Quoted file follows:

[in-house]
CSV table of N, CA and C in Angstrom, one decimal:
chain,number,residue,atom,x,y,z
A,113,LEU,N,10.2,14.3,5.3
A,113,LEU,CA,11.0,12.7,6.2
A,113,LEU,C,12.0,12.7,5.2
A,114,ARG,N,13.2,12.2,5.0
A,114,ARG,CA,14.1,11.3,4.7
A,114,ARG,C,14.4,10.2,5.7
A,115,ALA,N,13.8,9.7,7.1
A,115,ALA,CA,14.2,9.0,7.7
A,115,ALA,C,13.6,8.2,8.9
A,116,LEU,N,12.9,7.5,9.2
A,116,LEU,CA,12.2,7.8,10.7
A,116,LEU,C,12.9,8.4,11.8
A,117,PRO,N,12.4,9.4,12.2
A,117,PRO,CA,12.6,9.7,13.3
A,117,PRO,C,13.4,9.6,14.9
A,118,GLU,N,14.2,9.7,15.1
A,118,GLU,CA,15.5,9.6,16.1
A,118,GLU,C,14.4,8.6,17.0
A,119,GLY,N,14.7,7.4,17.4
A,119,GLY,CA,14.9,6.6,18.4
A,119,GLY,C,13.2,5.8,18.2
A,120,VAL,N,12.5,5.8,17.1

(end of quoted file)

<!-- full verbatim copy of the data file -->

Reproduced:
[in-house]
CSV table of N, CA and C in Angstrom, one decimal:
chain,number,residue,atom,x,y,z
A,113,LEU,N,10.2,14.3,5.3
A,113,LEU,CA,11.0,12.7,6.2
A,113,LEU,C,12.0,12.7,5.2
A,114,ARG,N,13.2,12.2,5.0
A,114,ARG,CA,14.1,11.3,4.7
A,114,ARG,C,14.4,10.2,5.7
A,115,ALA,N,13.8,9.7,7.1
A,115,ALA,CA,14.2,9.0,7.7
A,115,ALA,C,13.6,8.2,8.9
A,116,LEU,N,12.9,7.5,9.2
A,116,LEU,CA,12.2,7.8,10.7
A,116,LEU,C,12.9,8.4,11.8
A,117,PRO,N,12.4,9.4,12.2
A,117,PRO,CA,12.6,9.7,13.3
A,117,PRO,C,13.4,9.6,14.9
A,118,GLU,N,14.2,9.7,15.1
A,118,GLU,CA,15.5,9.6,16.1
A,118,GLU,C,14.4,8.6,17.0
A,119,GLY,N,14.7,7.4,17.4
A,119,GLY,CA,14.9,6.6,18.4
A,119,GLY,C,13.2,5.8,18.2
A,120,VAL,N,12.5,5.8,17.1